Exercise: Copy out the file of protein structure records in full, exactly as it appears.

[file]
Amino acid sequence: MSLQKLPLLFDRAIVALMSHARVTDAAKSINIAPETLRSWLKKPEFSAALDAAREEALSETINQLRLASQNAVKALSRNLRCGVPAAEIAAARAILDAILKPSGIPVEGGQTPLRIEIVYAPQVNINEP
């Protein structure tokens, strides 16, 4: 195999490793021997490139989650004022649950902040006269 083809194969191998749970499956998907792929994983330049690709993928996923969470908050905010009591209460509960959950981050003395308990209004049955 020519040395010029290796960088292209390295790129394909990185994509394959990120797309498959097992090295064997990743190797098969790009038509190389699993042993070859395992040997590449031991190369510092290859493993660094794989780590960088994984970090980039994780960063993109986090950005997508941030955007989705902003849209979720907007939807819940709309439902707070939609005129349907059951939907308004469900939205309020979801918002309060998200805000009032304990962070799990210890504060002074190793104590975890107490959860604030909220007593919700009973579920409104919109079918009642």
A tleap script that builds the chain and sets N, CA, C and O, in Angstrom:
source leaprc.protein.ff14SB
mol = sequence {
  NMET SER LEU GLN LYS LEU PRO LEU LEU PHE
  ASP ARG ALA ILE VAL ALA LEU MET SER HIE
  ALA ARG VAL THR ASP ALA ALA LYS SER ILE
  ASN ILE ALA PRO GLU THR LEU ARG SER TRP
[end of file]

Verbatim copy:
Amino acid sequence: MSLQKLPLLFDRAIVALMSHARVTDAAKSINIAPETLRSWLKKPEFSAALDAAREEALSETINQLRLASQNAVKALSRNLRCGVPAAEIAAARAILDAILKPSGIPVEGGQTPLRIEIVYAPQVNINEP
């Protein structure tokens, strides 16, 4: 195999490793021997490139989650004022649950902040006269 083809194969191998749970499956998907792929994983330049690709993928996923969470908050905010009591209460509960959950981050003395308990209004049955 020519040395010029290796960088292209390295790129394909990185994509394959990120797309498959097992090295064997990743190797098969790009038509190389699993042993070859395992040997590449031991190369510092290859493993660094794989780590960088994984970090980039994780960063993109986090950005997508941030955007989705902003849209979720907007939807819940709309439902707070939609005129349907059951939907308004469900939205309020979801918002309060998200805000009032304990962070799990210890504060002074190793104590975890107490959860604030909220007593919700009973579920409104919109079918009642």
A tleap script that builds the chain and sets N, CA, C and O, in Angstrom:
source leaprc.protein.ff14SB
mol = sequence {
  NMET SER LEU GLN LYS LEU PRO LEU LEU PHE
  ASP ARG ALA ILE VAL ALA LEU MET SER HIE
  ALA ARG VAL THR ASP ALA ALA LYS SER ILE
  ASN ILE ALA PRO GLU THR LEU ARG SER TRP